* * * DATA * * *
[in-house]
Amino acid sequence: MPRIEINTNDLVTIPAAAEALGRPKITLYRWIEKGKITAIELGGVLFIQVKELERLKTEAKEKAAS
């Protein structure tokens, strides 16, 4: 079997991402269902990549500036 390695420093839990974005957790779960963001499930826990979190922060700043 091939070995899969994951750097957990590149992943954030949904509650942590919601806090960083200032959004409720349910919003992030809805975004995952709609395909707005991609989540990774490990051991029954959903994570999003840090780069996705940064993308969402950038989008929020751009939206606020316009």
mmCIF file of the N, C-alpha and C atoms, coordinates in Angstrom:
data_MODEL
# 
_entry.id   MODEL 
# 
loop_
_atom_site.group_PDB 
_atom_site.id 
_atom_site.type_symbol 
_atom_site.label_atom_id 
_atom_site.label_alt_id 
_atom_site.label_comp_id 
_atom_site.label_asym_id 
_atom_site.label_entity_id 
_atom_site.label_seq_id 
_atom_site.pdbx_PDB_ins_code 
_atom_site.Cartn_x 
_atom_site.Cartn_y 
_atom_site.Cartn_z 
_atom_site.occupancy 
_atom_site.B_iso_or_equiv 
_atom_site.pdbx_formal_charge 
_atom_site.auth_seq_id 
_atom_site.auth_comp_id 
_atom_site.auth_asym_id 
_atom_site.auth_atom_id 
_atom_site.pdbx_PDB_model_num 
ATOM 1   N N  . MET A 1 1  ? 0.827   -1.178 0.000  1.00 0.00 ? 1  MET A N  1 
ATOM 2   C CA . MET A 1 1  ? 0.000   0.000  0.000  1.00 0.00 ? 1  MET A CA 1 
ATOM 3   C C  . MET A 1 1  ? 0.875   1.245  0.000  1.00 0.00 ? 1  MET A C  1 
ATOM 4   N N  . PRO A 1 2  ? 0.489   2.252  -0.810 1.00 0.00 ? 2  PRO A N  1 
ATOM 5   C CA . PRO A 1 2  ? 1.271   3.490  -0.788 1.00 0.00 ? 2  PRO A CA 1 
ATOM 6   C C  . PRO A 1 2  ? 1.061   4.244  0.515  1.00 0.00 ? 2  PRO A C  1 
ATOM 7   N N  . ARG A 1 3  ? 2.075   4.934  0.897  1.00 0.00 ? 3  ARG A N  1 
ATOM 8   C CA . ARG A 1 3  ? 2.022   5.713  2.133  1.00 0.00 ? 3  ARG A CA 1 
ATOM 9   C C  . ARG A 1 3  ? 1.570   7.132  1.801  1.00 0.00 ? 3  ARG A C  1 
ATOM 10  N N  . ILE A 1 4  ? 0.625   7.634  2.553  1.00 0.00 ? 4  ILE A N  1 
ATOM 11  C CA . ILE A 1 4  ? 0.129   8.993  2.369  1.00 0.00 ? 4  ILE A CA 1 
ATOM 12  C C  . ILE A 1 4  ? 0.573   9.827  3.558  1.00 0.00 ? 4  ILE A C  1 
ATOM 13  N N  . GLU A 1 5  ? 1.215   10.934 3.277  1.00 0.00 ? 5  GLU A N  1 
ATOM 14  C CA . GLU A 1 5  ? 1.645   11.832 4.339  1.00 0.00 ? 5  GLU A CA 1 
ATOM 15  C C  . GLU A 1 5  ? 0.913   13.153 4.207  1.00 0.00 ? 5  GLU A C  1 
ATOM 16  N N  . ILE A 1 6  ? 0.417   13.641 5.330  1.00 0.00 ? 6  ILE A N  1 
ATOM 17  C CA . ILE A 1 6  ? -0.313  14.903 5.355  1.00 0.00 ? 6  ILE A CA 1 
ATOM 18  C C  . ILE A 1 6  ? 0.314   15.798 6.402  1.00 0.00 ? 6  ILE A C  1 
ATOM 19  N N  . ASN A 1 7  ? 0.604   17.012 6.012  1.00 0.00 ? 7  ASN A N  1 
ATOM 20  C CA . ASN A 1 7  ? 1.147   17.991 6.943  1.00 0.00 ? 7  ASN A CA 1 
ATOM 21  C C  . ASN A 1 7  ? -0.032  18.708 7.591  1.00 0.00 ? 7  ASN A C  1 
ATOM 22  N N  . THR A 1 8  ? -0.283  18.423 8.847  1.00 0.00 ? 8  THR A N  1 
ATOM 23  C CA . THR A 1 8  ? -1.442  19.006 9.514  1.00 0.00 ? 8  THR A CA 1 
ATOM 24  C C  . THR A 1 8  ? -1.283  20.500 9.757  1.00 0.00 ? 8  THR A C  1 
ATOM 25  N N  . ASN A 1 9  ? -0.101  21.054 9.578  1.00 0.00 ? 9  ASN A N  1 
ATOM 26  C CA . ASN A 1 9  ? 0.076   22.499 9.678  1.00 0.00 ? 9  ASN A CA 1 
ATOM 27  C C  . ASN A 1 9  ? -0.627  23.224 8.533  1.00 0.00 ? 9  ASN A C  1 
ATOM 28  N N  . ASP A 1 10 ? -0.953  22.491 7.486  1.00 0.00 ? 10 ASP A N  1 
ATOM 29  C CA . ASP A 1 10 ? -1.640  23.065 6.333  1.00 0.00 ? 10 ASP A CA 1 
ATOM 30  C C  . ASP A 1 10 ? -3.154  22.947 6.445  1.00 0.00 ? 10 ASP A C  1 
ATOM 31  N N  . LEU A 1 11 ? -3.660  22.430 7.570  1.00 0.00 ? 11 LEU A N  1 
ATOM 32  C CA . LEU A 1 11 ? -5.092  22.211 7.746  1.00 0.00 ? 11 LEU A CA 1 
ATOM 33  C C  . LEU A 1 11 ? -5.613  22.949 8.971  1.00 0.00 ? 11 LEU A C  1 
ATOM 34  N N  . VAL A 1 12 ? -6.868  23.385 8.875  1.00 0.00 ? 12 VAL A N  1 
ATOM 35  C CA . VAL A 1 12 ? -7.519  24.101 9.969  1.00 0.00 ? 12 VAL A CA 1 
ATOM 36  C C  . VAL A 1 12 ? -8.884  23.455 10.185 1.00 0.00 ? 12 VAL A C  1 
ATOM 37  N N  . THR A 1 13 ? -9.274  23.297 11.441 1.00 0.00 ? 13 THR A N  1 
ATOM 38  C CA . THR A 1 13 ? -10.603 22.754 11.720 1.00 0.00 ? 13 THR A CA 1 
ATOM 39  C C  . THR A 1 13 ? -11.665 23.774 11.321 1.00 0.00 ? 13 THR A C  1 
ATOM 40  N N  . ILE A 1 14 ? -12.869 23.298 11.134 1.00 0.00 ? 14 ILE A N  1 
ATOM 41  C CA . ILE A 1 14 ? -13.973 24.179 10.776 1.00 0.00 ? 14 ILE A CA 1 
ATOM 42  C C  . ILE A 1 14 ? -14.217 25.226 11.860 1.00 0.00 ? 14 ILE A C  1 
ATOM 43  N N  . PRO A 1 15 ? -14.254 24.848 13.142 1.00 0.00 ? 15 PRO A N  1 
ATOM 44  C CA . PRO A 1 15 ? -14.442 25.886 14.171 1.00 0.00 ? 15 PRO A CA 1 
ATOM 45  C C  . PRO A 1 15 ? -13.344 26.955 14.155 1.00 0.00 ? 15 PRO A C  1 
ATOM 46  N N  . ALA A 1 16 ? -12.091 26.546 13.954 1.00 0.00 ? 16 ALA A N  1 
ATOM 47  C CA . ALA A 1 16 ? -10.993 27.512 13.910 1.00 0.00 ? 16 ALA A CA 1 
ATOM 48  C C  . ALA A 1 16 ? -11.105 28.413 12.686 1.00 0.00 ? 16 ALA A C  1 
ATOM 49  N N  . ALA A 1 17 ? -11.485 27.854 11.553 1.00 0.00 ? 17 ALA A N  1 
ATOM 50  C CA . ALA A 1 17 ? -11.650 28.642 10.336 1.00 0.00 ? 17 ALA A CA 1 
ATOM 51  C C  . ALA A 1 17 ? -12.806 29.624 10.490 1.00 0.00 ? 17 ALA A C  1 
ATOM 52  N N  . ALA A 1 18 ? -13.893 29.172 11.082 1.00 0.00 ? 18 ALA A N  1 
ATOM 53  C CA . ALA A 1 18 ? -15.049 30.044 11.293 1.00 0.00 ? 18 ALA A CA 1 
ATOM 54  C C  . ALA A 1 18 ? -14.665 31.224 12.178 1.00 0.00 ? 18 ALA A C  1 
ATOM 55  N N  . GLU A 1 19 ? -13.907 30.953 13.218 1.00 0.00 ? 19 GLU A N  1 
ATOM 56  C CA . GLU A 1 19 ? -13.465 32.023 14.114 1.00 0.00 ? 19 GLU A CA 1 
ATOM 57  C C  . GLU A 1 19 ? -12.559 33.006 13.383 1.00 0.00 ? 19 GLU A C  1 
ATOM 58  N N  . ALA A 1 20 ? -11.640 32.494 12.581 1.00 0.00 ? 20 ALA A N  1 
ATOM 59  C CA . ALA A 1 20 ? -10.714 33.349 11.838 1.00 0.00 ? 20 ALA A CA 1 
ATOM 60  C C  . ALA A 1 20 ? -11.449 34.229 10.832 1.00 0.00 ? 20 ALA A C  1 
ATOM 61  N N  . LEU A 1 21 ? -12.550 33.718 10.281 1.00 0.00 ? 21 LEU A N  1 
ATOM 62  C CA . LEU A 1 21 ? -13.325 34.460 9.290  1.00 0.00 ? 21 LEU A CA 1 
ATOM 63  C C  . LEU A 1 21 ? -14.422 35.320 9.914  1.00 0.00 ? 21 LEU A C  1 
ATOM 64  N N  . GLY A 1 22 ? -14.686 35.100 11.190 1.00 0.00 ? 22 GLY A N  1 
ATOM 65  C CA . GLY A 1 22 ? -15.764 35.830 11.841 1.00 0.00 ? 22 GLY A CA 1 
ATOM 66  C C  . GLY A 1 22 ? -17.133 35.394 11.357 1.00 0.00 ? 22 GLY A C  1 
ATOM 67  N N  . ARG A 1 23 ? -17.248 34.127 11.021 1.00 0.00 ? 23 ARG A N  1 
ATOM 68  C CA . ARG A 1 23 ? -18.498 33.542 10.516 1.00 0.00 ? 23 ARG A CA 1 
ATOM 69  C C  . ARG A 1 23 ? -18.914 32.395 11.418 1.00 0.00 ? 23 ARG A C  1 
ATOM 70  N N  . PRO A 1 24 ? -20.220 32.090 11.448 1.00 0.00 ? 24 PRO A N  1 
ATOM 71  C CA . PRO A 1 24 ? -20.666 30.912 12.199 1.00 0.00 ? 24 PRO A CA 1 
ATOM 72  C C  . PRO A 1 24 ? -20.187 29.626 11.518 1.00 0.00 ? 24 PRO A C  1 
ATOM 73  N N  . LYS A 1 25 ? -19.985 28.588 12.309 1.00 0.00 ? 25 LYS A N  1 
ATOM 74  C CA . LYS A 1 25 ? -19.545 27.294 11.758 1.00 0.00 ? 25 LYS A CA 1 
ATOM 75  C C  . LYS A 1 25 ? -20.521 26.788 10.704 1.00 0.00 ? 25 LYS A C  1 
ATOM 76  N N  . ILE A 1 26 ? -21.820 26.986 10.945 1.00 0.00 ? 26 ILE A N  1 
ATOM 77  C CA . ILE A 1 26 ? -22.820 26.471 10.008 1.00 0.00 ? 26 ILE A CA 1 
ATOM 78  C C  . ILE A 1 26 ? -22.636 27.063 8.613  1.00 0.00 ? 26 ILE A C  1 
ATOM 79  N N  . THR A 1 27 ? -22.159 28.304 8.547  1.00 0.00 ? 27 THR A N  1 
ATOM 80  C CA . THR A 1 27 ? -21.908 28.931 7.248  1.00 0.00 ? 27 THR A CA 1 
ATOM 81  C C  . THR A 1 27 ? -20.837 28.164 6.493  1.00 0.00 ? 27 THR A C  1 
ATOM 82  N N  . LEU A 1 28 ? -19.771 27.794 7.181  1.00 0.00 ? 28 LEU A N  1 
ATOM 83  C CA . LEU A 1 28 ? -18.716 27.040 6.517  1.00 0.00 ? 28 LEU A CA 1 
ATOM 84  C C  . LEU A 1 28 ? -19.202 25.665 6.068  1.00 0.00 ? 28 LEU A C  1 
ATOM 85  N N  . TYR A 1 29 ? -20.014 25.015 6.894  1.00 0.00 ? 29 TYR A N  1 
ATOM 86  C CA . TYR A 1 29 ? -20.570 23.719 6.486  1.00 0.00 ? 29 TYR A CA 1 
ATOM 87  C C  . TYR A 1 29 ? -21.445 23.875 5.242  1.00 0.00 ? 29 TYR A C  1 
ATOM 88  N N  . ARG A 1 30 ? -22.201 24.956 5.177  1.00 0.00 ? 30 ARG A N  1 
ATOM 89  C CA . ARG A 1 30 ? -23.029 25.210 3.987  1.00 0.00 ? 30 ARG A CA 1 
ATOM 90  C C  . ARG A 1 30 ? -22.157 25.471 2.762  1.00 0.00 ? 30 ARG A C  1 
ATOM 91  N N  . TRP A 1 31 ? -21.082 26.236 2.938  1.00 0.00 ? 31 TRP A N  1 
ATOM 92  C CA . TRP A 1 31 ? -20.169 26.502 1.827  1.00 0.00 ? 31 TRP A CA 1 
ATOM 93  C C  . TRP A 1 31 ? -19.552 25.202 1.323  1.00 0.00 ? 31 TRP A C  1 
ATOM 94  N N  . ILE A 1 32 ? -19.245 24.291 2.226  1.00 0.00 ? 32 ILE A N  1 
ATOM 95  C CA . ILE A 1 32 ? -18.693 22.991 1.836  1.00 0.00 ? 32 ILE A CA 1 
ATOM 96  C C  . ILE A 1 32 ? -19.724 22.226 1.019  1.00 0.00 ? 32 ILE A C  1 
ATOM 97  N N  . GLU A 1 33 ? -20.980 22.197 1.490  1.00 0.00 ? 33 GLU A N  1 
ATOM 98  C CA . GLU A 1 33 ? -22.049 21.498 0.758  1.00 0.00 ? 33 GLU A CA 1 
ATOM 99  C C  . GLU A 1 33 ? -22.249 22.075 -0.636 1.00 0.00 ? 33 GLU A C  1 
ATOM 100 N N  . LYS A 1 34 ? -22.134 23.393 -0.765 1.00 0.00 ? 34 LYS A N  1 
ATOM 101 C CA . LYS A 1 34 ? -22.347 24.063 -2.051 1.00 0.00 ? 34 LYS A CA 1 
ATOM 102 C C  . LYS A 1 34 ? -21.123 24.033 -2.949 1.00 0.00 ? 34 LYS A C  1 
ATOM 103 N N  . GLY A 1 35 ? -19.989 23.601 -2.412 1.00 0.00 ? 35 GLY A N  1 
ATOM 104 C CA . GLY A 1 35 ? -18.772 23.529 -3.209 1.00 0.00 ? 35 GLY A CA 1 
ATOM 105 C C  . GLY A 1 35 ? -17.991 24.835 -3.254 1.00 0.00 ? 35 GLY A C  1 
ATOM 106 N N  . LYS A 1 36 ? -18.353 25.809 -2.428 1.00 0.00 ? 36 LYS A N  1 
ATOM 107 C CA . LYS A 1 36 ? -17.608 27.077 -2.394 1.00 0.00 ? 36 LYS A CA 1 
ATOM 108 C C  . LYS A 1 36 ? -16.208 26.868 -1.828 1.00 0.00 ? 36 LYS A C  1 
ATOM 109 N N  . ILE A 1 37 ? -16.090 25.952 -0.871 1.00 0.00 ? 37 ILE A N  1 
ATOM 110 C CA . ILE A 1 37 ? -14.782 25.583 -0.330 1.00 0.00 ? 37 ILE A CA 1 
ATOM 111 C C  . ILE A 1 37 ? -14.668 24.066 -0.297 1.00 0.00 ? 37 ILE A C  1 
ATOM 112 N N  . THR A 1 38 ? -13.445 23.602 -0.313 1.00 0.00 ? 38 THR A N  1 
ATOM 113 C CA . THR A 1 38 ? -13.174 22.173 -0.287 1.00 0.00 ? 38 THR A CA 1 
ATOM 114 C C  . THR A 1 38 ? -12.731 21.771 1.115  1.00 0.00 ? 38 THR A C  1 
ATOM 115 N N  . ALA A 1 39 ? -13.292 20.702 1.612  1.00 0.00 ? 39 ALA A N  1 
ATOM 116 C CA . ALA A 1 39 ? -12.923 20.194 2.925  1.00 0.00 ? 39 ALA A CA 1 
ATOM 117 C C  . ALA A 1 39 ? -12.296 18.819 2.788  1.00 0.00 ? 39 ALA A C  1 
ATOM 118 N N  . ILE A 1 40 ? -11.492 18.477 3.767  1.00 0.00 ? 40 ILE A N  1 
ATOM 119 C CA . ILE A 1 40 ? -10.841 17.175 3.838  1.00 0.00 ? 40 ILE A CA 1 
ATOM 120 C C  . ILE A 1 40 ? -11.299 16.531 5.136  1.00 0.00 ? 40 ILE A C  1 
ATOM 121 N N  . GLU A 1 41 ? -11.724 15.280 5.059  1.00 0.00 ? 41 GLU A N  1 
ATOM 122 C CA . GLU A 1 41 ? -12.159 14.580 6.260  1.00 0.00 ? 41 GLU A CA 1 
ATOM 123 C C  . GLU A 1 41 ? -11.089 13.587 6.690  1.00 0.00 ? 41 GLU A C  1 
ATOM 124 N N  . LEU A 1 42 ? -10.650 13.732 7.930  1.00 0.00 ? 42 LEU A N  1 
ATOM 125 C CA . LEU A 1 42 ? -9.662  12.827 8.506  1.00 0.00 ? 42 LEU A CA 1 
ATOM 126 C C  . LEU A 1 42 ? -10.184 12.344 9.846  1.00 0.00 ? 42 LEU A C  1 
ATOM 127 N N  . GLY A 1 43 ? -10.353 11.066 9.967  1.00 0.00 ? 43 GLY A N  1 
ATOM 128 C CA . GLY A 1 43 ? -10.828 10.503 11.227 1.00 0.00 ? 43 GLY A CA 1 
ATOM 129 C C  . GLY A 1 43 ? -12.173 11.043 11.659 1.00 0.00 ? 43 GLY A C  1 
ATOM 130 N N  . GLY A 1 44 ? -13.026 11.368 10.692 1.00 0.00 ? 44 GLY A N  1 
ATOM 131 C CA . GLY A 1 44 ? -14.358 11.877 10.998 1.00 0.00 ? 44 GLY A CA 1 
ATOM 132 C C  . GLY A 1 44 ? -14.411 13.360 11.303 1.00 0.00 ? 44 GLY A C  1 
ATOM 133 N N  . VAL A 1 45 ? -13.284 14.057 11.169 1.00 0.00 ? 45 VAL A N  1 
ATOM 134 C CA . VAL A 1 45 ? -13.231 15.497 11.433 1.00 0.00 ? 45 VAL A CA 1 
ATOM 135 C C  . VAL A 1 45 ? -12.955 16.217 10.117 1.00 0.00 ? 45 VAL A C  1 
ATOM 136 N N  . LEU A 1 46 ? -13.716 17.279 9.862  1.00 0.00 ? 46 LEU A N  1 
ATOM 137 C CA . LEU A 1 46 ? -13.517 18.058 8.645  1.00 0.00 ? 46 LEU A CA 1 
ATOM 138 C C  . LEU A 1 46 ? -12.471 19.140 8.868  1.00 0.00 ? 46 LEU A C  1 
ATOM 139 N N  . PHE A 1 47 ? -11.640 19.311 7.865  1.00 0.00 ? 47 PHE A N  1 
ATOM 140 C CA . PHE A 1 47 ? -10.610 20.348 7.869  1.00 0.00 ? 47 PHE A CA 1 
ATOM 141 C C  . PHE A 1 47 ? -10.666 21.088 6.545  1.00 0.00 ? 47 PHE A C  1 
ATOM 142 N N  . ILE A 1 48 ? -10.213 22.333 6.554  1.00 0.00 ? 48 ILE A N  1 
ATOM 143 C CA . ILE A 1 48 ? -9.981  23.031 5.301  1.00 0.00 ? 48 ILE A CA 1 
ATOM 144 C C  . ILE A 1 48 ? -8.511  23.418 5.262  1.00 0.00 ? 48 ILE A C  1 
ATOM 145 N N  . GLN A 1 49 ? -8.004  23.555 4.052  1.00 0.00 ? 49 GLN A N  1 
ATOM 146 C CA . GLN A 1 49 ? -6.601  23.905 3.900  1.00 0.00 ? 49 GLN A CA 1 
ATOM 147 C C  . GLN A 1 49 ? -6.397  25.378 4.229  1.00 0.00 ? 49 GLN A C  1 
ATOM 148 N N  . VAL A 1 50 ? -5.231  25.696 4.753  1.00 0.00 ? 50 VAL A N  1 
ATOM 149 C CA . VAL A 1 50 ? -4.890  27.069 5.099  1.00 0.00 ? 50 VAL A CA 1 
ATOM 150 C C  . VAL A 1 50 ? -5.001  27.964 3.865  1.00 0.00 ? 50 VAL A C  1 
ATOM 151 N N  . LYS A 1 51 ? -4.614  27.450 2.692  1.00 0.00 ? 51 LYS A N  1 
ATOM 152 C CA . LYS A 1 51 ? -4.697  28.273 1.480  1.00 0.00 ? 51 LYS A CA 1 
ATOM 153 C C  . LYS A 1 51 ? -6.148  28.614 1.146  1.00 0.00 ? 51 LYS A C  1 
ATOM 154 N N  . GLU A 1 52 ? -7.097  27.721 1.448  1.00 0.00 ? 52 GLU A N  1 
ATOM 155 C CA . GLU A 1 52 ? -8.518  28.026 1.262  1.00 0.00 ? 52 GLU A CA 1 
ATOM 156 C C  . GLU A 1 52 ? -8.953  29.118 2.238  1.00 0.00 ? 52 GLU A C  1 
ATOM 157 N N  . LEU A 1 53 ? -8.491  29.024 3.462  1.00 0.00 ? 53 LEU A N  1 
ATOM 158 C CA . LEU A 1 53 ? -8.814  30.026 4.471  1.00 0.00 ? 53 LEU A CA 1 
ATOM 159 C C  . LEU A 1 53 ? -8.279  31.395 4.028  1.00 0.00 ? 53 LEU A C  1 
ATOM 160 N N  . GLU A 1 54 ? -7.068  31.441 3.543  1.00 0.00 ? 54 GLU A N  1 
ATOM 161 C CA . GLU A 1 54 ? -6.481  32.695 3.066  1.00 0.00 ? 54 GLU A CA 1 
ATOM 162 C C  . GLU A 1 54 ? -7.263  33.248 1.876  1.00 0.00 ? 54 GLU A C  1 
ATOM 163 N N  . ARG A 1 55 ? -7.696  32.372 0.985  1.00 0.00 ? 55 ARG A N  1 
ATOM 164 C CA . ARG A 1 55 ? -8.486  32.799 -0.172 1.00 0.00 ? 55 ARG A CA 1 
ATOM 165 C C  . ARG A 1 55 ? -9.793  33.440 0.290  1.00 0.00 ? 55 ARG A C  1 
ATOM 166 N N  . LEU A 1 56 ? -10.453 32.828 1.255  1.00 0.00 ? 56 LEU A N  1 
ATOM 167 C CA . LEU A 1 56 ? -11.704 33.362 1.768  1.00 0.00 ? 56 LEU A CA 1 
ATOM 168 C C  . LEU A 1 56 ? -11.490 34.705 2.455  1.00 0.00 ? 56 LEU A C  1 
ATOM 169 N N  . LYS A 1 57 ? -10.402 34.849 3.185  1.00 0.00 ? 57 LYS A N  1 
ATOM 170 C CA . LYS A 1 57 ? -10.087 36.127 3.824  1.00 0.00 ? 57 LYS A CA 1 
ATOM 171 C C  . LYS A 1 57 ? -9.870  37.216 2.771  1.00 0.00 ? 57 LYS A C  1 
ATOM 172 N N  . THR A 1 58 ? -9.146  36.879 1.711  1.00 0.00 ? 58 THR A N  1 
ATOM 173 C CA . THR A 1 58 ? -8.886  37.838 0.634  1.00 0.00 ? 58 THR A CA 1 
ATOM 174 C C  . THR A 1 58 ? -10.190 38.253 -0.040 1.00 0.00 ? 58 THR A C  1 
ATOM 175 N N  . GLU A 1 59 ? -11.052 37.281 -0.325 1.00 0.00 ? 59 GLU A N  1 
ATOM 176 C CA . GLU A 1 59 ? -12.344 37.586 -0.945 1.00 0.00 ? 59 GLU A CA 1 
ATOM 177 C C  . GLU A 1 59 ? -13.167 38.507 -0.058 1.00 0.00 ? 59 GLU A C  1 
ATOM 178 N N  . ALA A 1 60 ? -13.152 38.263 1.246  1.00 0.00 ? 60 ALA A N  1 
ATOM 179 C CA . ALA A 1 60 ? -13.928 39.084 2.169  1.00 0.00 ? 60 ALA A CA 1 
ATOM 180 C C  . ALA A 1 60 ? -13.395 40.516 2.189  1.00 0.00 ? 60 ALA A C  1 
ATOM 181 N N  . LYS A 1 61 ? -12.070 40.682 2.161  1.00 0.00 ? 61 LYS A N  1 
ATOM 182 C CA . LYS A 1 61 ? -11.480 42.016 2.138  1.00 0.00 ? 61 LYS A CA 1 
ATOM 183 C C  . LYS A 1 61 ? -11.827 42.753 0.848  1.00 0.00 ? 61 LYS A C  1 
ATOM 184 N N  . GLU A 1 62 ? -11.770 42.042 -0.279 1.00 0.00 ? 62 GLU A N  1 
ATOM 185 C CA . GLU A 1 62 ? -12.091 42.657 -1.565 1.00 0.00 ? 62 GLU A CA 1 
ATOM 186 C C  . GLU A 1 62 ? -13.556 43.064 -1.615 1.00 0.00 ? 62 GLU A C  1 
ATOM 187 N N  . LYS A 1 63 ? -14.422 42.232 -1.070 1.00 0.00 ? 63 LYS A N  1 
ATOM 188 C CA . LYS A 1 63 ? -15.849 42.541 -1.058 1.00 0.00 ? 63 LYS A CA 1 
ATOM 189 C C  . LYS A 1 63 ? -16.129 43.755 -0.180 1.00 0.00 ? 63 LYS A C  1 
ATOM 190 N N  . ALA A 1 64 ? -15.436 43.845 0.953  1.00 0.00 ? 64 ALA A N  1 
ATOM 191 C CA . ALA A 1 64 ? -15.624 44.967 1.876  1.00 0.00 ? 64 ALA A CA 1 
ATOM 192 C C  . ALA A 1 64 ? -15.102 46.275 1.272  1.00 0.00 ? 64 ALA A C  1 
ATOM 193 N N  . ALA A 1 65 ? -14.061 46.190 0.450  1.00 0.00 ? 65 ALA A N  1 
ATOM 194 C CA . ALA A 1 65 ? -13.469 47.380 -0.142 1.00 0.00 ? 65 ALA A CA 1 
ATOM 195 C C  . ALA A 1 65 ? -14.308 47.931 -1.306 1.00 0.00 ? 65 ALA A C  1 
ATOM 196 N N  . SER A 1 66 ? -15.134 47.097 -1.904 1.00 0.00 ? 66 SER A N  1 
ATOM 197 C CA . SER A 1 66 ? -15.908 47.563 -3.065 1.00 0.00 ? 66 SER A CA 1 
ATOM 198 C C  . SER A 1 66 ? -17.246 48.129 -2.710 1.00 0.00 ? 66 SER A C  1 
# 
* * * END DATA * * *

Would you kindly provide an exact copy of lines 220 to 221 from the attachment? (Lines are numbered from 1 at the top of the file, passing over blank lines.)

ATOM 190 N N  . ALA A 1 64 ? -15.436 43.845 0.953  1.00 0.00 ? 64 ALA A N  1 
ATOM 191 C CA . ALA A 1 64 ? -15.624 44.967 1.876  1.00 0.00 ? 64 ALA A CA 1 